Resume Operations

back view of male and female pilots walking by airport lobby with suitcases

For obvious reasons, there is currently a great expectation in the aviation sector and the air travel business too, waiting any time the resumption of full operations. Having said that, I am trying to understand the general sensation among my colleagues, business partners, employees and the public. I must admit. It is not easy!

I feel that after nearly 18 months in despair, people are entangled in a web of conspiracy, doubt, and anxiety. Some people are sceptical, others are uncertain, a great number are disbelieving and many are unconvinced. Whatever the case, certainly I do appreciate everyone’s view. After what the world has gone through, it is natural now to feel perplexed.

A return to postponed or suspended activities

On the other hand, here comes my operational consciousness again. I am seriously thinking about front-line staff who return to operations after such a long time. Many aviation personnel have not worked in their roles for relatively some time. There are so many factors to consider in the current circumstances and for a return to operations after a lengthy absence. Essentially, we are talking about all functions and departments including passenger services, security, technical, administrative etc. I have reservations about activities that during the past year we either postponed or suspended for instance. Think about wildlife management, maintenance, developmental works that we now would have to resume.

The UK CAA issued appropriately a Safety Notice (No SN-2021/011) titled ‘Awareness of Skill Fade and Suggested Mitigations’, considering we are in the restart phase. For me, this is a well-calculated act, because it is based on a simple fact. If people do not work regularly, their professional skills and competence will gradually decrease. I am afraid the truthiness of such fact is unbearable within the airport and the aircraft operations outline. Returning to full operations demands also an entirely competent workforce.

Do we remember how to perform our tasks?

For me these issues generate a lot of discussion and extended conversations on how to ensure a safe restart and the industry’s recovery. Now, unlike any other time in the past, collaboration is very important. Industry stakeholders, public and private sectors, regulatory authorities and operators they all must come together and adopt a harmonized approach. Looking at the issue from my angle, with a background dipped in safety, I am equally apprehensive about employee confidence levels.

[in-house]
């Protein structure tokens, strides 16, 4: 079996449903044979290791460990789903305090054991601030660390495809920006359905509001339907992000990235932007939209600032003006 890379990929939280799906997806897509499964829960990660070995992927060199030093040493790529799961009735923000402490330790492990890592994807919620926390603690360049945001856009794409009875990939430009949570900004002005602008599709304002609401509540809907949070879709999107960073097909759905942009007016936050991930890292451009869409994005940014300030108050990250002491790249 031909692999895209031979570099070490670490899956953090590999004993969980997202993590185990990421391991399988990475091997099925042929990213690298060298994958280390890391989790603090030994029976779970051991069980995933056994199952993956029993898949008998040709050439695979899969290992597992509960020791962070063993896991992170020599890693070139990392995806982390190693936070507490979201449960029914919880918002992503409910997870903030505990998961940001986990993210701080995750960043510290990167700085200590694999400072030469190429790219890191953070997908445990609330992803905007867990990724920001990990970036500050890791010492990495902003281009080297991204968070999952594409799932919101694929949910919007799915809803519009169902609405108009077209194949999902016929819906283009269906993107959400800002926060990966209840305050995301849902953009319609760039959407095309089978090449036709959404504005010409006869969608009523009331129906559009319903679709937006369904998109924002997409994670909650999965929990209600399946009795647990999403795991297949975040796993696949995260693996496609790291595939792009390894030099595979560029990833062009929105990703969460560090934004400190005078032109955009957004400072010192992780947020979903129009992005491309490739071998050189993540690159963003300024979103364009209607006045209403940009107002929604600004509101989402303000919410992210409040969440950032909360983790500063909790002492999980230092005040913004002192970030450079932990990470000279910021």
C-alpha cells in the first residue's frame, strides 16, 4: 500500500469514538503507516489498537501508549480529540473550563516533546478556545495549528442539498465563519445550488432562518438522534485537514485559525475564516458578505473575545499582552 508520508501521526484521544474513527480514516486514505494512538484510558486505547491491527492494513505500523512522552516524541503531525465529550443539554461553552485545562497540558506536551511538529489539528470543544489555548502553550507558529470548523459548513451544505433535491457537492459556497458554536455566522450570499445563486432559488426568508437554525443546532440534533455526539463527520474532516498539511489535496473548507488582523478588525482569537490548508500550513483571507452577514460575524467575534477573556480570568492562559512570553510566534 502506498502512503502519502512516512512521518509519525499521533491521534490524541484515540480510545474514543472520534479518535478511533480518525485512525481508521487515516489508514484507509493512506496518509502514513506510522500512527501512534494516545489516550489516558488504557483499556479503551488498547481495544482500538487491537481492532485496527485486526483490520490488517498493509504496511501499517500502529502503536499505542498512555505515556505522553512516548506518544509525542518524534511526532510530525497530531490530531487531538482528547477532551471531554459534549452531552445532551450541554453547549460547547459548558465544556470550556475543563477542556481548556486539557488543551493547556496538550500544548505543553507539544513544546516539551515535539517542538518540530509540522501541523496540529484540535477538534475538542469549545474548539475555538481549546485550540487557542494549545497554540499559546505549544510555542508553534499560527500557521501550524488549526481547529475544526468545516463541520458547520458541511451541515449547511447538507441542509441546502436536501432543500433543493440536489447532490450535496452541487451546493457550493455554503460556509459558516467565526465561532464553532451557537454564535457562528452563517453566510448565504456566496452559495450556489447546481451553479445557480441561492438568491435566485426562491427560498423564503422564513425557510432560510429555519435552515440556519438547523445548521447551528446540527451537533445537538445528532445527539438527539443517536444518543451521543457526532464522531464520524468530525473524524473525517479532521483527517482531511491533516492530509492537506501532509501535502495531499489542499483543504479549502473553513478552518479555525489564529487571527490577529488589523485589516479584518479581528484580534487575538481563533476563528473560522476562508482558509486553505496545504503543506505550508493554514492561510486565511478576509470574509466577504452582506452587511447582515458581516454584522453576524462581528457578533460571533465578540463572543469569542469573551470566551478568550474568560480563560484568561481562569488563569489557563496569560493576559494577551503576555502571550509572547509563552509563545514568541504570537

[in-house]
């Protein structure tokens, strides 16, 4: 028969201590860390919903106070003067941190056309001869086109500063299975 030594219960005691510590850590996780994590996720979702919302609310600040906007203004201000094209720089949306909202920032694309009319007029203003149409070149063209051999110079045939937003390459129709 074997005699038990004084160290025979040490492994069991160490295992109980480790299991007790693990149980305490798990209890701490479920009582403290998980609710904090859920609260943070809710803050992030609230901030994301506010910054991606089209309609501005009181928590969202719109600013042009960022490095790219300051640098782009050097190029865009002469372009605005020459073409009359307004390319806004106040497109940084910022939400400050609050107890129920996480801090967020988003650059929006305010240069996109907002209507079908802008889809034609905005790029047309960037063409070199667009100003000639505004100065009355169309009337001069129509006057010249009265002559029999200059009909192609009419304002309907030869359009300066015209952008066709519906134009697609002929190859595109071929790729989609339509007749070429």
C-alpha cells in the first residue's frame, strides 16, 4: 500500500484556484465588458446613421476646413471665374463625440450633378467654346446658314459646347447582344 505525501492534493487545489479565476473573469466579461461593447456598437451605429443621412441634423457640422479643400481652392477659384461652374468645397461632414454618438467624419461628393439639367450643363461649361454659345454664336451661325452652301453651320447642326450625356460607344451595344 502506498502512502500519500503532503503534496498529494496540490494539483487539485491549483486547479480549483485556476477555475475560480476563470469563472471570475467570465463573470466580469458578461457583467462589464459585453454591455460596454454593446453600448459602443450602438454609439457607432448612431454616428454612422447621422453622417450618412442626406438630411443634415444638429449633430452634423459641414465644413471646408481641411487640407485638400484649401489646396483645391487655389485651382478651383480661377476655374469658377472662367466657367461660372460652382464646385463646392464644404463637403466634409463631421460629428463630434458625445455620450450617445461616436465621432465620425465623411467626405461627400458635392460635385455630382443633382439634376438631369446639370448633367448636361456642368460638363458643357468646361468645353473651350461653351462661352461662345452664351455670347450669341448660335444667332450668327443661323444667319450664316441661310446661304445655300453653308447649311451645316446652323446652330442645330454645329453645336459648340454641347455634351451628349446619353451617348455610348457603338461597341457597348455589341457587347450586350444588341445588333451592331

Employers and managers have to consider that staff returning to full time operations after long absence, may lack self-assurance. The key questions should revolve around employee’s task repetition, frequency and sequence. For example, does staff remember how to carry out certain tasks? Can they recall a full technical process from A to B after long-term absenteeism? Do employees feel anxious coming back to the operation?

Employers must help staff on their return to work

By any means, I would not dare to suggest here any mitigation or solutions. It is better for each organization to deal with the situation according to how they deem suitable to them. Although, I do believe that engaging with employees and having discussions with them can be very helpful.   

However, air transport is a complex and safety orientated setting. Identifying hazards and reducing risks in advance is the most sensible tactic. Consequently, considering the circumstances, we must reassess critically the staff competence and deal with returning to work proactively. Otherwise, I suspect that we may experience widely across the industry a thread of safety related incidents. I maintain that operators, businesses, companies should preventively prepare to deal with issues associated with a return to full operation. Based on my experience, one recommendation I would offer. Refresher courses on employee skills and competencies, can work very well in reinforcing staff confidence.  Refresher training can help to motivate staff and prevents complacency.

Further Reading: Joint ICAO & UK CAA Preparation for Restarting Operations 

AIRPORT BUREAU can help your staff to regain operational confidence. We can apply intervening programs, refresher training sessions and revitalizing courses to meet your team’s specific requirements. Please contact me for a free and open discussion on how we can support you to close operational knowledge gaps for your workforce:


  1. Great article, can I also suggest.
    Match fitness, a sporting term I know but fatigue will play a huge part. Can we realistically expect staff to return with the same workplace fitness? Shorter shifts, more breaks or at least more supervision maybe required for sometime!

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